Web sites are intricate platforms with many moving parts. Every time I develop and launch a new one, my biggest fear is getting the dreaded client phone call that something isn’t working. We all have that fear. It’s our baby and it’s also a vital tool for the client. Any failure could have potentially devastating consequences.
Unfortunately, that dreaded call is inevitable. Something will go wrong and when it does, you will be the first person to know.
Of course, the best defense to a client crisis situation is to double or even triple check your work to ensure everything is working. A thorough pre- and post-launch checklist can help you remember all the nooks and crannies for last minute fixes.
When the inevitable does occur, be prepared. Regardless of how the client is reacting to the situation, you need to have a cool head so that you can understand what’s going on and how to resolve it.
Below is my 10-step action plan that I try to follow every time a client crisis situation arises.
1. Calm the client down
When you get a frantic call or email from a client that there is a problem with the web site, the first goal is to calm them down. Cool heads prevail so you need your client thinking as rationally as possible. Most of the times, the problem is minor and clients just don’t have the knowledge to understand the extent of what’s not working.
2. Be empathetic
When problems arise, make sure you let the client know that you’re there to help them and that you understand their frustration. Just knowing that someone else is aware of the problem at hand can bring much relief to the client.
3. Ask questions
Once you have the client calmed down and somewhat relieved, start asking questions. I don’t mean interrogate the client, but ask enough questions to help you pinpoint the problem. Some clients may know exactly where the problem is originating while others may need to be prodded a bit more.
Active listening is also a good tool to employ. To actively listen to your client, you should take what they say and rephrase it back to them. For example, if a client says, “A few of my web site visitors have complained that my contact form isn’t working,” you could say in return, “So you think that there might be a problem with the web site or contact form that’s preventing people from getting in touch with you?” While this might not be the best example, rephrasing a client’s statement in the form of a question can help probe them for more information. It also gives you the opportunity to think of solutions since these questions are pretty easy to form.
4. Determine the issue
Get to the root of the issue and figure out what the problem is. This might be pretty easy to determine or it may take a while to nail down. Regardless, understanding the issue is the most important part. If you need time to figure it out, explain this to the client and then hang up the phone or close your email. You may even find that you’re not responsible for the problem but that shouldn’t preclude you from helping.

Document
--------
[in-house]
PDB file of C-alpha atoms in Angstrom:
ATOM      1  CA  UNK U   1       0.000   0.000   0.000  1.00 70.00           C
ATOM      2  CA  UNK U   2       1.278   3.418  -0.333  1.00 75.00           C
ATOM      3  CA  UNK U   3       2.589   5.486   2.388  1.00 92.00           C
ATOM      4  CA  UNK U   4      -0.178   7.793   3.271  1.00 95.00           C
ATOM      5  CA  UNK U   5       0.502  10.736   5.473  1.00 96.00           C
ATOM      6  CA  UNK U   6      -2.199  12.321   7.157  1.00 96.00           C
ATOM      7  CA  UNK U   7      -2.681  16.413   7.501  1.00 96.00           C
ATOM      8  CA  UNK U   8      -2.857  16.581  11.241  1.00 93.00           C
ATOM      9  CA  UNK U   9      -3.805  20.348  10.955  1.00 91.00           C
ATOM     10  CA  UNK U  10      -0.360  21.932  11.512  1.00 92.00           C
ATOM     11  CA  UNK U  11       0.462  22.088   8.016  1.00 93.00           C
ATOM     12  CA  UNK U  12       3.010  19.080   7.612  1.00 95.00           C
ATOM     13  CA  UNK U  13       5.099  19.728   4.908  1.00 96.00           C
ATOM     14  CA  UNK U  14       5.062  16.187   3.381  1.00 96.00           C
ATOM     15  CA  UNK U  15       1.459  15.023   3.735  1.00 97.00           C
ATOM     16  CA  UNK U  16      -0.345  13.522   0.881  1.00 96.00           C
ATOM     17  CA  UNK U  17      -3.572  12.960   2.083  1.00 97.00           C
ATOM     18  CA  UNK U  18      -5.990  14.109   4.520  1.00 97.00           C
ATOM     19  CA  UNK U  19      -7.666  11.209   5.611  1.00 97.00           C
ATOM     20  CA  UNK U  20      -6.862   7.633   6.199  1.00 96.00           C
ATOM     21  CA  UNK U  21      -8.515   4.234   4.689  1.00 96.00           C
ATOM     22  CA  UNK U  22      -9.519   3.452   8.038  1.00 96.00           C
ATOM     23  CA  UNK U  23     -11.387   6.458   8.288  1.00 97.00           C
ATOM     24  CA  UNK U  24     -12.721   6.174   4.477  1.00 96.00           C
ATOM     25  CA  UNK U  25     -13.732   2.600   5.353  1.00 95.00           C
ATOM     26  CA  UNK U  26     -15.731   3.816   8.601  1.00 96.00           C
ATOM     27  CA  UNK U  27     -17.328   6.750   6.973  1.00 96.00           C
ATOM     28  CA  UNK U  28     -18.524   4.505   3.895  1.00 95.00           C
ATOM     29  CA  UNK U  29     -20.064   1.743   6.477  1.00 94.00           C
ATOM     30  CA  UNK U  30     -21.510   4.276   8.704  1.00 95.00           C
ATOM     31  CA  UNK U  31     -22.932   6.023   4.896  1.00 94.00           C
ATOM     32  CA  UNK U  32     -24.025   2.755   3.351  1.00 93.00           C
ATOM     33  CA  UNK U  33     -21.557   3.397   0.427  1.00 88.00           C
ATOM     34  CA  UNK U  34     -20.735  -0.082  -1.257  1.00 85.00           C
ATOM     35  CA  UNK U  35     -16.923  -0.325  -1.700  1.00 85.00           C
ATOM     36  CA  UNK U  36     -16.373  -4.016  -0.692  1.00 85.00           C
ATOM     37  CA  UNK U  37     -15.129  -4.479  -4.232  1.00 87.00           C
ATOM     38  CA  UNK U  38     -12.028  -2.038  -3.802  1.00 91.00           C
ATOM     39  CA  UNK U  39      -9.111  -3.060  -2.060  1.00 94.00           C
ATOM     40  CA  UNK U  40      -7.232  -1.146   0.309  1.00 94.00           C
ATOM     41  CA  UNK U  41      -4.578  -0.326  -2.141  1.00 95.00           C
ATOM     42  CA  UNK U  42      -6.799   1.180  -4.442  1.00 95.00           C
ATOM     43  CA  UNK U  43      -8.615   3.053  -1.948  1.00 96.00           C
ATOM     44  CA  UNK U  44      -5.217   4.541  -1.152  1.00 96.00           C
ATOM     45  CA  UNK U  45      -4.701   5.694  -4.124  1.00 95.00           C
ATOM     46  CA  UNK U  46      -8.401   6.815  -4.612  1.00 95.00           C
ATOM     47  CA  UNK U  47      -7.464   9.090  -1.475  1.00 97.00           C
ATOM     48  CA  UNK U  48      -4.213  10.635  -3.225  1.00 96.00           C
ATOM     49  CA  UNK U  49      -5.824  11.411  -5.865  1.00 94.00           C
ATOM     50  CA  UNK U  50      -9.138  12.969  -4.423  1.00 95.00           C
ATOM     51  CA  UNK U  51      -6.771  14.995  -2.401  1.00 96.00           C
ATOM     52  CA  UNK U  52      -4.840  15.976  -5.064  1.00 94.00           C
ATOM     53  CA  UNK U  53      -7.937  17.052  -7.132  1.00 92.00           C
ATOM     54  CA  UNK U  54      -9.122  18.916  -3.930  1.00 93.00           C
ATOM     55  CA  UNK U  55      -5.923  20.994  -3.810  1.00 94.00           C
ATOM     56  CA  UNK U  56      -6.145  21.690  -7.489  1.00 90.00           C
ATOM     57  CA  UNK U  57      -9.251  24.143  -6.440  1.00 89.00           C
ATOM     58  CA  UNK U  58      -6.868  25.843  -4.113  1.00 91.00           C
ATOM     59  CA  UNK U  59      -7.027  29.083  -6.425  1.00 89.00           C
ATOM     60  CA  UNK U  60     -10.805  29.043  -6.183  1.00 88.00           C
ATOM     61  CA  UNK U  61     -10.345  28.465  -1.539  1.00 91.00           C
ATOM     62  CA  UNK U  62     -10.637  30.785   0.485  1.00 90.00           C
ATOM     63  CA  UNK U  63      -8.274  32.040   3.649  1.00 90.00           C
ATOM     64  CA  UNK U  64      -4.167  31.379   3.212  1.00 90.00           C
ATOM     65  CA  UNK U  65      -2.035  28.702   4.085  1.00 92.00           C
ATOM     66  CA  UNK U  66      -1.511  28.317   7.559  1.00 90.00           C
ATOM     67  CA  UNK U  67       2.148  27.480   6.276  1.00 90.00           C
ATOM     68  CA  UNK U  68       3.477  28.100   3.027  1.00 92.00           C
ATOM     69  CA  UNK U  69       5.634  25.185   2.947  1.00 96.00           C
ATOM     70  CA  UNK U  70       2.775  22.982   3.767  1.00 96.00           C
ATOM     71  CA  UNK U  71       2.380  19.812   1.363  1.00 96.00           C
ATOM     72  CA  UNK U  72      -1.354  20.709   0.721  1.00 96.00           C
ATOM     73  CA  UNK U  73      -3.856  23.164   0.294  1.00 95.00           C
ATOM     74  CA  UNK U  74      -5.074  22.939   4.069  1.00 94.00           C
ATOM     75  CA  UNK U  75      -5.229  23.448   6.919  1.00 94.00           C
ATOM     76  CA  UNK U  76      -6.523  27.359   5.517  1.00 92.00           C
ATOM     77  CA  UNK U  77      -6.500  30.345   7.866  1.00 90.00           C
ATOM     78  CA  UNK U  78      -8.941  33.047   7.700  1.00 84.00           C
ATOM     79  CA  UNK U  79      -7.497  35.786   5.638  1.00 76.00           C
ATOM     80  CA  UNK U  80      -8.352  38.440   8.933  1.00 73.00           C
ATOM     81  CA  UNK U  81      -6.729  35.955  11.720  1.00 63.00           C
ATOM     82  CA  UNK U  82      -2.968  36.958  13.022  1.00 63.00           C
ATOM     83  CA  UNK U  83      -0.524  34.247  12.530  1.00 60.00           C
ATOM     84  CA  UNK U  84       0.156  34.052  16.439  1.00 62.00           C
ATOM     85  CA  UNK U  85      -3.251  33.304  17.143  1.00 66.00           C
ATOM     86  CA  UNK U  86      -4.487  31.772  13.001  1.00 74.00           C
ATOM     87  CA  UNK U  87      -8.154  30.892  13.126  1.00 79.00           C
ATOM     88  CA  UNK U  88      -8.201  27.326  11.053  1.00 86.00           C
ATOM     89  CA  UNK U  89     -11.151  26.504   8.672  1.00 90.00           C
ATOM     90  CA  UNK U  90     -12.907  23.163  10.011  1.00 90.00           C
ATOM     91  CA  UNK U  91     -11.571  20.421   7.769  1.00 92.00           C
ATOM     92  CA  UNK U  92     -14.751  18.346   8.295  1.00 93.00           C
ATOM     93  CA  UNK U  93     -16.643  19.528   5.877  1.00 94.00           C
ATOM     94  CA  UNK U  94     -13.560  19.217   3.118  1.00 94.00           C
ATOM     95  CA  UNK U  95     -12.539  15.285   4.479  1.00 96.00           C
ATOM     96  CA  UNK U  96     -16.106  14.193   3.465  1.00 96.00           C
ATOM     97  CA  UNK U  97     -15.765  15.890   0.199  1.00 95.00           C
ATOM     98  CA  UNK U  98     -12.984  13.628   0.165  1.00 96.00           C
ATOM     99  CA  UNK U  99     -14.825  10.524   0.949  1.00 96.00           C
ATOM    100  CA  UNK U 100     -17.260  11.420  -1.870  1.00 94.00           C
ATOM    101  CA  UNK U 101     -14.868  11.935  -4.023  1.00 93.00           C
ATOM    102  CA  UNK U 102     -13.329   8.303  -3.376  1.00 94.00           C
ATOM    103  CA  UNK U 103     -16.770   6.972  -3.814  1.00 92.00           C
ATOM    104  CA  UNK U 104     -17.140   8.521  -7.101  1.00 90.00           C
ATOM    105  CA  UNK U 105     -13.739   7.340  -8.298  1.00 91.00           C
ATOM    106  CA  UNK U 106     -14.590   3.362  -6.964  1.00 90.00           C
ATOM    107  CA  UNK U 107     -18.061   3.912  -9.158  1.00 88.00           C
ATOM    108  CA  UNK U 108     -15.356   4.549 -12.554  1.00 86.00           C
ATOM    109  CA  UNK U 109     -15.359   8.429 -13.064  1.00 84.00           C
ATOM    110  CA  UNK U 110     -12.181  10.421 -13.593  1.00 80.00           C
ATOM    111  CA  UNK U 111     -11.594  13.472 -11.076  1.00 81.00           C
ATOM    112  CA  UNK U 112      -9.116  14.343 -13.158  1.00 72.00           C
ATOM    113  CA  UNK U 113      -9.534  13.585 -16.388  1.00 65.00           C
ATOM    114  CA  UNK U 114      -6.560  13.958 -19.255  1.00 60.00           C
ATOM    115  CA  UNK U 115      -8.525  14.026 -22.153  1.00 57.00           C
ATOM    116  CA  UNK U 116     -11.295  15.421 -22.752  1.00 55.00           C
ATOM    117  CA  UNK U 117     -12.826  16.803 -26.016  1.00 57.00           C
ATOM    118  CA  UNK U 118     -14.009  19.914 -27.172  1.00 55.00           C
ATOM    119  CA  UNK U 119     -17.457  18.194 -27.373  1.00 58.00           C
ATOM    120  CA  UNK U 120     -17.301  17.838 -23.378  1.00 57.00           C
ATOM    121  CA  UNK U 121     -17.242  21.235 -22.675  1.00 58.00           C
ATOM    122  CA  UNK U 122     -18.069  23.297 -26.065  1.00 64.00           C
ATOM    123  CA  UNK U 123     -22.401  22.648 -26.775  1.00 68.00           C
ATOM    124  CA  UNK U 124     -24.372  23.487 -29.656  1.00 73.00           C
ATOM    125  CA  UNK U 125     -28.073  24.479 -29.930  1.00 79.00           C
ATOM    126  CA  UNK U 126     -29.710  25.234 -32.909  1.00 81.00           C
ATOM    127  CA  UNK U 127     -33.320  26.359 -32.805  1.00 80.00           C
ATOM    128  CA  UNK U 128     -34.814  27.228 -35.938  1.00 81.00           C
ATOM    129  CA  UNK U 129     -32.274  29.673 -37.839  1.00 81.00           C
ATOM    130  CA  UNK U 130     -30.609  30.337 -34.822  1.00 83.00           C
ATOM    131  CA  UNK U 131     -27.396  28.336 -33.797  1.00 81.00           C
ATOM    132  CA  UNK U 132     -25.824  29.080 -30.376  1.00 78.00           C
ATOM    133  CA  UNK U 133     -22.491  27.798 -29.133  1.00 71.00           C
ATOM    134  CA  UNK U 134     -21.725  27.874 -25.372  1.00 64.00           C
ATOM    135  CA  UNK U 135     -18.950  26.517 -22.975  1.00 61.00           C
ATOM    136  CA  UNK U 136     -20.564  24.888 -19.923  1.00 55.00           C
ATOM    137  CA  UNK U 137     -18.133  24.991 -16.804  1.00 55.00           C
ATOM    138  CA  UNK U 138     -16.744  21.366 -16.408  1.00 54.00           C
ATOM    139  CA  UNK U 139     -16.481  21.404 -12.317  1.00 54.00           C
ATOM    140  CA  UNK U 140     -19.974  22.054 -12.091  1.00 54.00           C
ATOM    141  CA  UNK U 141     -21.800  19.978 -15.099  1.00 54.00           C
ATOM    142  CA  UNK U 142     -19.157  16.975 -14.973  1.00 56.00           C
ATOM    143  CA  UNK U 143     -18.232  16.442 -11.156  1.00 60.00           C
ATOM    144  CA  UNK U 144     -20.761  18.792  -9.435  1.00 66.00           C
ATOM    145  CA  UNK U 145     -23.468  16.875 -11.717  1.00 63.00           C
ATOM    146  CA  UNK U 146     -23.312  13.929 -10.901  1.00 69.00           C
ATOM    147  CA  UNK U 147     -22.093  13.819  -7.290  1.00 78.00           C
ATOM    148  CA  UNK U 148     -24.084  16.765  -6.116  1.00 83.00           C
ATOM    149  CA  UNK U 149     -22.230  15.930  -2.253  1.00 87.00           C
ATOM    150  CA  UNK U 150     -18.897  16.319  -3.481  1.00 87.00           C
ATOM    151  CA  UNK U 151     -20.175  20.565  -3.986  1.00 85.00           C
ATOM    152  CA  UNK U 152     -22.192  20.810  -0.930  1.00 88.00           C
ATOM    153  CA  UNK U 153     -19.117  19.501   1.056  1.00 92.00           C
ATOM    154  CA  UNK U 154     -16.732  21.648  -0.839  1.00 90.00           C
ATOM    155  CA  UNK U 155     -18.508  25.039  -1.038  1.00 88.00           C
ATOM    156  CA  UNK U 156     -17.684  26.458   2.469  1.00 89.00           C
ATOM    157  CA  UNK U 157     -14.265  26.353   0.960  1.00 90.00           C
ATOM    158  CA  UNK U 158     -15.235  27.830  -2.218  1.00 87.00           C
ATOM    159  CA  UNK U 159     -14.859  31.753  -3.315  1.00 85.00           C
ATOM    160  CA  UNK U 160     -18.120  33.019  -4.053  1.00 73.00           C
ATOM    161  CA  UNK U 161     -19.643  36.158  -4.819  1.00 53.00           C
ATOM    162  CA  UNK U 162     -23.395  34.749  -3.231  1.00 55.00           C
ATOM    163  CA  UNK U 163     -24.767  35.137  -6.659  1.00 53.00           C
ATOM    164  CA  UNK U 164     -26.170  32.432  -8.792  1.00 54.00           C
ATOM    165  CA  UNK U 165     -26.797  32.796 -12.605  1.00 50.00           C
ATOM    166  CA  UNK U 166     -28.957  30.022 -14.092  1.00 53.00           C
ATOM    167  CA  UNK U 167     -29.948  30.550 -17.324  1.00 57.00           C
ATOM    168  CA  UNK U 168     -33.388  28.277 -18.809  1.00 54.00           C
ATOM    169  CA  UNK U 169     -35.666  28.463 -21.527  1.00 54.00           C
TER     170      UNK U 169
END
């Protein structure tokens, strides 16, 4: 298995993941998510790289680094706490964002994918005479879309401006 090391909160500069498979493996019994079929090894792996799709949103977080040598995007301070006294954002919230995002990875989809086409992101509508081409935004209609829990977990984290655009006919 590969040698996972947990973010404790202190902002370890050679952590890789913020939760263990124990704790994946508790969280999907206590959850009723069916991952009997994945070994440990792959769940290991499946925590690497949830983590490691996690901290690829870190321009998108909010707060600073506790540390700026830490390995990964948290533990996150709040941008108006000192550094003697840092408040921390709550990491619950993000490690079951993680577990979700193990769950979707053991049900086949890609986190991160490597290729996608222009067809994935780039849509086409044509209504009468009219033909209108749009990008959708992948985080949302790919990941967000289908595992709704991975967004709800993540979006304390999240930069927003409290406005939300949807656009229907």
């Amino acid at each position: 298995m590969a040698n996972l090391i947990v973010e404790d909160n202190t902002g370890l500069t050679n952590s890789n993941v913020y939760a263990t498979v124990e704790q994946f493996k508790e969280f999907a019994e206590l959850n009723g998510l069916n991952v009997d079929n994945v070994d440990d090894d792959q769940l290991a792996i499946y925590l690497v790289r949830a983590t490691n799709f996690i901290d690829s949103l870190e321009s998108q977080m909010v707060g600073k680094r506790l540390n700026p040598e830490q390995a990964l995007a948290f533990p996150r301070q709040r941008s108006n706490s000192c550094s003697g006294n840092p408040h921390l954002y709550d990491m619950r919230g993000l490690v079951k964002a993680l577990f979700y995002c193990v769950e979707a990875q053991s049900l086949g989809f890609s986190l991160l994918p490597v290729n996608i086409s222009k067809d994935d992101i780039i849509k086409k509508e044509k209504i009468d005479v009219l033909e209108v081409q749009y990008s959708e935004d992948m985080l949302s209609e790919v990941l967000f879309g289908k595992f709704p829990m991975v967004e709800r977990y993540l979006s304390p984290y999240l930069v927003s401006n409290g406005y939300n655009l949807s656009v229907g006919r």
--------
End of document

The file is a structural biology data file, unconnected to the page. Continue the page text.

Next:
5. Take blame
If you find out there was something on your end that caused the problem, don’t try to shield yourself. Take the blame and explain to the client how the error occurred. This show of responsibility and maturity is an important step in developing your relationship with the client.
If you’re not to blame for the situation, don’t play a “it’s their fault” game. Instead, identify who you think the culprit might be and try to reach out to them before contacting the client. If the best works out, you can both approach the client with a workable solution.
If you’ve taken blame for the issue, apologize immediately. If it’s a really big problem, you may want to consider offering the client a discount on services or at least a written apology. This will go a long way in re-solidifying your relationship with the client.
7. Offer a definitive plan of action
Once the dust has settled and the issue has been pinpointed, offer a concrete plan of attack to the client. This might not be necessary if the problem is small, but if it’s something a little more significant, you may want to explain the procedure for fixing it to the client. This can help relieve them further when they know there are steps being taken to resolve the situation.
8. Supply a timeframe
Obviously, some problems take a little longer to clear up than others. Create a timeline for fixing the issue and make sure the client is aware if it. The biggest question on the client’s mind is going to be, “When will this be fixed?”
9. Fix the problem
Carry out the work needed to fix the issue as promptly as possible. If this means putting a hold on lesser priority work, do it. If you’re not the responsible party for the problem (for example, if the issue was caused by something or someone else), see if you can refer the client to another person or company who can help. If another vendor erred, offer to communicate with that vendor on behalf of the client (if you haven’t already) to get the problem resolved.
When everything is said and done, and the problem successfully resolved, follow-up with the client to ensure no further errors have occurred. You should then reiterate your apology, if necessary, and make sure the client knows how to reach you in the future should anything else occur.
Of course, each situation will demand a unique course of action. This list is just a template that I hope you find useful. Are there any remedies that you employ not in the plan above? Let me know!